WRITING

writing

There are so many subjects I would like to write about.

I have wild ideas all the time. When one idea is promising I even draft a first essay in my head.

The non-writing part is so easy!

The writing is the hard part of course.

So over the past months I have read quite a few tutorials and books on the subject.

I find it fascinating! The writing world can be so rich. I am also a passionate reader and I appreciate to get an insight of the mechanism at play behind my favorite blogs or books.

Did the reading about writing actually help me to write better?

Well, no… At least not directly.

I would say it has raised my awareness on how I want to write and what works for me and doesn’t when writing blog posts (for example):

  • Write like you talk.This is much easier to say than to apply. Additionally, I’d like to add: but only if you know how to talk… As a parallel goal to improving my writing,  I also wish to become a better speaker and would like to join a toastmaster club soon.  
  • Get to the point immediately. For me it is a struggle because this is not how I communicate orally. Especially on complex issues or stories, I don’t like to be too direct. I’d rather approach the subject laterally and give people ‘impression’ rather than direct opinion on what’s right or wrong. I also won’t ever just tell someone:

‘I almost had a one-night stand last night but at the last minutes the guy refused to use a condom’.

To be honest I am not sure the way I posted about it was optimal (it was fun to write though!). When and if I tell this story to my friends, I unfold it slowly, building up the suspense with spicy details, going sometimes off track, referring to previous experiences in order to show how this one experience was unique, and what was my state of mind.

  • Stay focus and on topic. I guess this goes together with the previous point. However I find it much easier to follow. I f I see myself referring to another topic, I will just start a new draft where I will jolt down all what came into my mind. And move on.
  • Share a personal story. But why would you care about my own experience? It’s nothing special, I can assure you. Besides I don’t want to be vulnerable or worse seem pretentious…
  • The single function of the headline is to get people to read the first sentence. I found astonishing how hard it is to find an fitted headline to a blog post. I also understand that when you write you should keep the reader in mind. And what you’d like the reader to do is to spend some of his precious time on your writing: it all start with the headline! But also:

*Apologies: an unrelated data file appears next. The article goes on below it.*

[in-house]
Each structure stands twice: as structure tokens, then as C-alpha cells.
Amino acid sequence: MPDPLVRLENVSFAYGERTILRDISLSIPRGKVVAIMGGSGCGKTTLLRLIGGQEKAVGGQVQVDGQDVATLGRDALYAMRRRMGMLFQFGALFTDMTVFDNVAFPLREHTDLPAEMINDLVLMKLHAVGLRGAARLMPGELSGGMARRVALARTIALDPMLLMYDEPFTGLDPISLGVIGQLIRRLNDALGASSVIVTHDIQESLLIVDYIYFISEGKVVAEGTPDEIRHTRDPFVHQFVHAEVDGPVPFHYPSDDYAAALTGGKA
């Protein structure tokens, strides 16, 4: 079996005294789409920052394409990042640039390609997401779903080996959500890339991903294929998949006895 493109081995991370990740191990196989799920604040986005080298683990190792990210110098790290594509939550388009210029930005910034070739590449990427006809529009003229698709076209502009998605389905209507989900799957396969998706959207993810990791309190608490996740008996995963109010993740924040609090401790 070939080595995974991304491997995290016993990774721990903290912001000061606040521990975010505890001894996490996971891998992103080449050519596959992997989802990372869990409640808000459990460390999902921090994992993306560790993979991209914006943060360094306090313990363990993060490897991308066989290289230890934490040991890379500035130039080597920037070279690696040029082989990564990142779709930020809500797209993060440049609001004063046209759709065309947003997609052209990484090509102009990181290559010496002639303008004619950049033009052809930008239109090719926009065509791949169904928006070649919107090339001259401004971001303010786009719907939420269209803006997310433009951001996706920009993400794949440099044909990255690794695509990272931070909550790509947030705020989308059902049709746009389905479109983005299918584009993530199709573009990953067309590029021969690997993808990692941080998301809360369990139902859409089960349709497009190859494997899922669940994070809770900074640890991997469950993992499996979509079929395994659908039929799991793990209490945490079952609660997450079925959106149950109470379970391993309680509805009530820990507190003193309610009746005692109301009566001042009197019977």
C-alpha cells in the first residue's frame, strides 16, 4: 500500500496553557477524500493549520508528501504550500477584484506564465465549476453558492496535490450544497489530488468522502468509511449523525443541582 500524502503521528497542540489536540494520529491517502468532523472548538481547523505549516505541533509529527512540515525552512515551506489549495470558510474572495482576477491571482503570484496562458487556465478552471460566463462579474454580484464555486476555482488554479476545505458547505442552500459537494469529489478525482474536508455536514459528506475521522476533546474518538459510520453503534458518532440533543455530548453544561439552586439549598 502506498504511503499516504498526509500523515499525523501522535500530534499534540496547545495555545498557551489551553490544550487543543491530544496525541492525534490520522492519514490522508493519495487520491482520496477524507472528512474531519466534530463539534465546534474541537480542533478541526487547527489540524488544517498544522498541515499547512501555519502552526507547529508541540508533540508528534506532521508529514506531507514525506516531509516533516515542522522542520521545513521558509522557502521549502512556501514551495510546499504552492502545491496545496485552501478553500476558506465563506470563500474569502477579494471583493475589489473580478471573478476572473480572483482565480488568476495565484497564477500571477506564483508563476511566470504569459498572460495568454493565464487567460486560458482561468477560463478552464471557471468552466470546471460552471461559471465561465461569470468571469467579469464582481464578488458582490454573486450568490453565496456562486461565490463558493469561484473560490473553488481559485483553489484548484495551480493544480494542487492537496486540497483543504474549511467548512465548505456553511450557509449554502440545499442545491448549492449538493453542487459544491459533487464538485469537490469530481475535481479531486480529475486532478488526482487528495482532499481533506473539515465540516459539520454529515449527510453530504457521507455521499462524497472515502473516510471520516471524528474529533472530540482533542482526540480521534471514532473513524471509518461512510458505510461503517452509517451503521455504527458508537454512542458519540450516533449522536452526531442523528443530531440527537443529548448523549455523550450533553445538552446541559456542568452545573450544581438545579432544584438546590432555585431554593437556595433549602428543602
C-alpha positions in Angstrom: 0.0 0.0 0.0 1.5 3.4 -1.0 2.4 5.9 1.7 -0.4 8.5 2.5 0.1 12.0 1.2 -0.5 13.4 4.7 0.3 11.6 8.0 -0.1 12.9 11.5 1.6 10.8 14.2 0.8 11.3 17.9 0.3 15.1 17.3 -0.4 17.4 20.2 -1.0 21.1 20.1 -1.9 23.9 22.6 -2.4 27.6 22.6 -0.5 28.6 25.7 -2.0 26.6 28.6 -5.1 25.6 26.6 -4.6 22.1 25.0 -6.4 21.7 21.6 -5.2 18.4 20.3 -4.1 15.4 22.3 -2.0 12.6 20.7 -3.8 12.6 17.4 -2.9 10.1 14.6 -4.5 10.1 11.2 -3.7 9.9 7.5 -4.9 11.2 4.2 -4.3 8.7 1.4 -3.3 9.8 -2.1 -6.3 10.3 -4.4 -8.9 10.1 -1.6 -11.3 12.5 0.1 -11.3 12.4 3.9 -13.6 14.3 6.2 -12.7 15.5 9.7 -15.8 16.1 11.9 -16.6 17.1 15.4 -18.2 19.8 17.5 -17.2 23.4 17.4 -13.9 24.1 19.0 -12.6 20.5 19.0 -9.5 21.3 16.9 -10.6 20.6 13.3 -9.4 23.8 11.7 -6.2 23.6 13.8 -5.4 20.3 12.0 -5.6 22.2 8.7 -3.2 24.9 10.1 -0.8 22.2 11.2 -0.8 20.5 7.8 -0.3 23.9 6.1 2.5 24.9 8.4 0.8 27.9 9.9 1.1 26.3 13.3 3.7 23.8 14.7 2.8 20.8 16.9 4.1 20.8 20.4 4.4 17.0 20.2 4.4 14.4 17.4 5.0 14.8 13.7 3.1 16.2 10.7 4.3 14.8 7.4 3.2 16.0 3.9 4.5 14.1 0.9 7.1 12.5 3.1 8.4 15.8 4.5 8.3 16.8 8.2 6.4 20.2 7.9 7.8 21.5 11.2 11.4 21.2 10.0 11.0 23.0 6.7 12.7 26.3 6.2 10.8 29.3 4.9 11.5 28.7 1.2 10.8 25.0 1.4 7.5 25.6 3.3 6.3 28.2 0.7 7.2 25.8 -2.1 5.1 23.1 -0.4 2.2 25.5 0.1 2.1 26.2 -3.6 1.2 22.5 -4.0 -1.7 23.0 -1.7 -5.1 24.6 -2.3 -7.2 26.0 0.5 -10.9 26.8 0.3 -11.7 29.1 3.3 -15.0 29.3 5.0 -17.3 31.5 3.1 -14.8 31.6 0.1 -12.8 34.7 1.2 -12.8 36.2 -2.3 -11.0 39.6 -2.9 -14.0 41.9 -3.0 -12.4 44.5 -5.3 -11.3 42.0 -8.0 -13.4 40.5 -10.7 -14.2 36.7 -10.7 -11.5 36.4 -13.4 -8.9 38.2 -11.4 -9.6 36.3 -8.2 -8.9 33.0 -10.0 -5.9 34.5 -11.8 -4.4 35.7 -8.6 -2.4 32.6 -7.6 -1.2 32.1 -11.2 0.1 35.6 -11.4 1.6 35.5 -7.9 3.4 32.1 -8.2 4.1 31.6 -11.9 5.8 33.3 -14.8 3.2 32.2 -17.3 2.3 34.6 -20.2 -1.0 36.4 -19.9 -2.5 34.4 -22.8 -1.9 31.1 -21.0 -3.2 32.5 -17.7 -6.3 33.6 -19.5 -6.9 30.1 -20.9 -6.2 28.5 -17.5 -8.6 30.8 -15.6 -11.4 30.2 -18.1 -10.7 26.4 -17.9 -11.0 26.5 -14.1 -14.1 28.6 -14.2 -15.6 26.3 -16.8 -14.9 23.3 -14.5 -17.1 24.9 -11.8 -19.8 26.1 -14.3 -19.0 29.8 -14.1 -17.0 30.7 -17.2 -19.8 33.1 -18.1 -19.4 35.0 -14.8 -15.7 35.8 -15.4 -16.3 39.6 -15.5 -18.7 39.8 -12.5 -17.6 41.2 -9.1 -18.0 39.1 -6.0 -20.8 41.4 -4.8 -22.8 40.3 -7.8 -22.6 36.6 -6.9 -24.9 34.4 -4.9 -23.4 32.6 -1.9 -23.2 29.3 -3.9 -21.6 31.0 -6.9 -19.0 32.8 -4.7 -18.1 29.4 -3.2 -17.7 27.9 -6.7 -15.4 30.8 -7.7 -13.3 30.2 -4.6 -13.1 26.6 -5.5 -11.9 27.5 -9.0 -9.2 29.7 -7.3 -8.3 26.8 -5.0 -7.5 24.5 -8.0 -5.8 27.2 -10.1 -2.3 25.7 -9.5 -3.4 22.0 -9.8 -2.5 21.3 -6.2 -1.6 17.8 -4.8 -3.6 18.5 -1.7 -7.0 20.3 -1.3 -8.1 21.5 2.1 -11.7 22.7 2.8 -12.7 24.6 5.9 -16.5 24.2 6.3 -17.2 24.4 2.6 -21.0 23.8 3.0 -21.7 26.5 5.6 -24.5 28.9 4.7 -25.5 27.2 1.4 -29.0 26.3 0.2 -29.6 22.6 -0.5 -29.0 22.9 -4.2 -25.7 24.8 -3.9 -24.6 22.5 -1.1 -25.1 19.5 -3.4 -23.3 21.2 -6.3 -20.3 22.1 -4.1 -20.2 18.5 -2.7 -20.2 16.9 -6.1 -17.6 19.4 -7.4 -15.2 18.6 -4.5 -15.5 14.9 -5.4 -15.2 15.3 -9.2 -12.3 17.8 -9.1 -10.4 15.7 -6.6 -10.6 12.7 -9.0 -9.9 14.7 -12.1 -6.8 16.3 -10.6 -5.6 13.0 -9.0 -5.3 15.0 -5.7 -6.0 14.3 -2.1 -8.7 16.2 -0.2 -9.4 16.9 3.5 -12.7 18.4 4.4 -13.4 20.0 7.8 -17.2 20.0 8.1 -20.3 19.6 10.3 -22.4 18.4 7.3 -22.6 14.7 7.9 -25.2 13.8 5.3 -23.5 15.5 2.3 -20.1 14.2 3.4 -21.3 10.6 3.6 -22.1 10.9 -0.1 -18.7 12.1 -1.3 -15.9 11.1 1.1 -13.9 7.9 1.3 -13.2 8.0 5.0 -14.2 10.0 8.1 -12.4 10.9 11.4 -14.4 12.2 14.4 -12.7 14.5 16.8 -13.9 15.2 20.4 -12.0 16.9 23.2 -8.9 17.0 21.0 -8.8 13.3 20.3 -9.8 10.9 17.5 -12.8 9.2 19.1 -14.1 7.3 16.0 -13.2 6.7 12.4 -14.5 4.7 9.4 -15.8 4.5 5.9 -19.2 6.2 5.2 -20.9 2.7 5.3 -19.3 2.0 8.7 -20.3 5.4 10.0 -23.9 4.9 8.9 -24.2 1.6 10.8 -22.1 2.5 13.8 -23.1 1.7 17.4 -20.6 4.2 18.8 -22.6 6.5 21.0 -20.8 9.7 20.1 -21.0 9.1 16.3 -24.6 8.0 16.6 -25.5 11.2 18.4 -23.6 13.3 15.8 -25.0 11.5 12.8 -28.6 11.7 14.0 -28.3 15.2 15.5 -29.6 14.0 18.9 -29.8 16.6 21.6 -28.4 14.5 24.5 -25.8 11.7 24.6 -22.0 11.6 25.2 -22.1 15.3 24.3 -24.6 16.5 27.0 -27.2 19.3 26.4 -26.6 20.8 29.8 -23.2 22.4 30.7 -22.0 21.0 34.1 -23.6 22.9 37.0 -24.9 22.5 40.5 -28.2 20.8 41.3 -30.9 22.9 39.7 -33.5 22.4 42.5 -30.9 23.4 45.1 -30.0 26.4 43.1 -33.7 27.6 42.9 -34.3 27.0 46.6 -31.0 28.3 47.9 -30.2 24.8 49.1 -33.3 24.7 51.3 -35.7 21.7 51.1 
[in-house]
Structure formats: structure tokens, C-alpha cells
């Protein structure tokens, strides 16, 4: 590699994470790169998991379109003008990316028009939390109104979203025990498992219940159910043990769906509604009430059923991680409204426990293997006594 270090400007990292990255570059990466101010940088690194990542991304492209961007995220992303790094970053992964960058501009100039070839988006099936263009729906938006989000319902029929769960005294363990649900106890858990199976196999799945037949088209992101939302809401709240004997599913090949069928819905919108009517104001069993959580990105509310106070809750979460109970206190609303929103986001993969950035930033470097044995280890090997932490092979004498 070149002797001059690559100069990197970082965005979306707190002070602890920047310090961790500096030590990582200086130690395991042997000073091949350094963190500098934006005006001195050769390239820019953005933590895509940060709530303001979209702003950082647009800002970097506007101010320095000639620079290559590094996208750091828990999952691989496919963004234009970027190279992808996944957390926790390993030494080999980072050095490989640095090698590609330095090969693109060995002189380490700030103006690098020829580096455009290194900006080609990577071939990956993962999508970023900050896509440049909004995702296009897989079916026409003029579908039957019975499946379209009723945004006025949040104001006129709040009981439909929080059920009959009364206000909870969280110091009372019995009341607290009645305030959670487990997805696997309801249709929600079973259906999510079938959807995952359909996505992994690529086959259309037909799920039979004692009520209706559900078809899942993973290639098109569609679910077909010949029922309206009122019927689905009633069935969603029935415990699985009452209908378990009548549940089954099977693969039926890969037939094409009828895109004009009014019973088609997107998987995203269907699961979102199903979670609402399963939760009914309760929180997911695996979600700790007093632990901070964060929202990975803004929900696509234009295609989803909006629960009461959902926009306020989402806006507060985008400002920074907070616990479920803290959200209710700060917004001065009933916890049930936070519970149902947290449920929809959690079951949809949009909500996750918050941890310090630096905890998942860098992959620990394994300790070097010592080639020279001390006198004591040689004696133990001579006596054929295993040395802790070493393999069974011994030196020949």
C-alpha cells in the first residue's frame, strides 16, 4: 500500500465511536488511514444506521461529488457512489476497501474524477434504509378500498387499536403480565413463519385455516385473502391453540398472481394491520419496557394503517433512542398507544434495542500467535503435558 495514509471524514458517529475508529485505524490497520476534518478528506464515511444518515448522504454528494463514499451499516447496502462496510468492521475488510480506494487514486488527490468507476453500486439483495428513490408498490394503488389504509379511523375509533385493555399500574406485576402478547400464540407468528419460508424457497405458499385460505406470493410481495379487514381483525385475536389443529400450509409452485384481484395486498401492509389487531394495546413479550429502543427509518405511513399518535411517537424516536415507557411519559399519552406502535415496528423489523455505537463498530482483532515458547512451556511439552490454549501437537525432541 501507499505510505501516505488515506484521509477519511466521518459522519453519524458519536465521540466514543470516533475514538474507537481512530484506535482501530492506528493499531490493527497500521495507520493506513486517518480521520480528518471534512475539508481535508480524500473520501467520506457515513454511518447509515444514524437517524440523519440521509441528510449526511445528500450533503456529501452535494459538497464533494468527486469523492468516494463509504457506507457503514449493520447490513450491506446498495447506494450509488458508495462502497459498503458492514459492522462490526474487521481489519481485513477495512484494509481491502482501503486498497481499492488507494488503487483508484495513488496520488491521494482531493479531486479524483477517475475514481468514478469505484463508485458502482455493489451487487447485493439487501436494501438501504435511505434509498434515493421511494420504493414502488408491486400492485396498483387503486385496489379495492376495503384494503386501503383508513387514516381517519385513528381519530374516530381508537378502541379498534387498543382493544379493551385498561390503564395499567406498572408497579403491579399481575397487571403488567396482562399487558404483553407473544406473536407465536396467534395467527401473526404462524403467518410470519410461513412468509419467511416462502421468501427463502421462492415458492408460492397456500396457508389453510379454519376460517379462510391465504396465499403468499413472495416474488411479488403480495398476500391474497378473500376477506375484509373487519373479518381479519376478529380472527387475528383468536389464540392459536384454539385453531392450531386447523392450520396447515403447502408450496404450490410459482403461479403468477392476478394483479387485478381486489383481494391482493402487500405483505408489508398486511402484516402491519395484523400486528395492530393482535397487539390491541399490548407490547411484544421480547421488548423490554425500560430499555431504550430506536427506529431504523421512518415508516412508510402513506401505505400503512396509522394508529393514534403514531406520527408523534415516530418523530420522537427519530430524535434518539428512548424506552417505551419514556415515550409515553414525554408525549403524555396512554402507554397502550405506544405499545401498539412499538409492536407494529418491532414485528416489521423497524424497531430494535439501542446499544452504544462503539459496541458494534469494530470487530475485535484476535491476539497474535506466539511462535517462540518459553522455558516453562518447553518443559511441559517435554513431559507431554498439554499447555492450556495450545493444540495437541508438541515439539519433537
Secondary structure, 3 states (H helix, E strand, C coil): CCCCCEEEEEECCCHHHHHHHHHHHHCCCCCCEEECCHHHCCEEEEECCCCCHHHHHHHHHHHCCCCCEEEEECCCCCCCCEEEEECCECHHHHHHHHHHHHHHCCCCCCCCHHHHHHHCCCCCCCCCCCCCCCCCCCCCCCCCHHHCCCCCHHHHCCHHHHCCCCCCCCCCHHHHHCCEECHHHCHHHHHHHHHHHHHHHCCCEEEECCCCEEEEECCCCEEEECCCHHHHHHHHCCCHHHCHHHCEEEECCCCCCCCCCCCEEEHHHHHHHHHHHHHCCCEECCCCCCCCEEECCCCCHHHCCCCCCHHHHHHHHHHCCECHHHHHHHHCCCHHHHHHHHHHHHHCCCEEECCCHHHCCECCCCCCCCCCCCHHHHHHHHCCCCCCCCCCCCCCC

• The purpose of the first sentence is to get you to read the second sentence. Nothing more, nothing less.

Each sentence is so short and easy to read that your reader starts to read your copy almost as if being sucked into it. Think about the analogy of a locomotive. When the locomotive starts to chug from a standing start, it really works hard. The amount of commitment and energy that the train must exert is monumental. But once the train starts to move, the next few feet become easier and the next few even easier. ~ Joe Sugerman

    I just love this insight. I think it is also a good tactic when writing. That is, when I start a blog post, I try to start with a few short sentences – isolated and if possible ON TOPIC!

  • Use a balance of ‘I’ and ‘you’. Simple to implement and very pertinent I think, even though I haven’t started doing that consciously yet.  It is particularly true for personal development blogs or expert (?) blogs on finance or writing for example.
  • List posts are one of the best format to get viral. In particular, bullet points can be very useful in any blog posts to make the reader stop if he’s skimming and get him to focus on a bite-sized, result-driven component of your content. Readers also like to receive short and clear instruction on a topic rather than a lengthy dissertation. Using bullet points can serve just this purpose.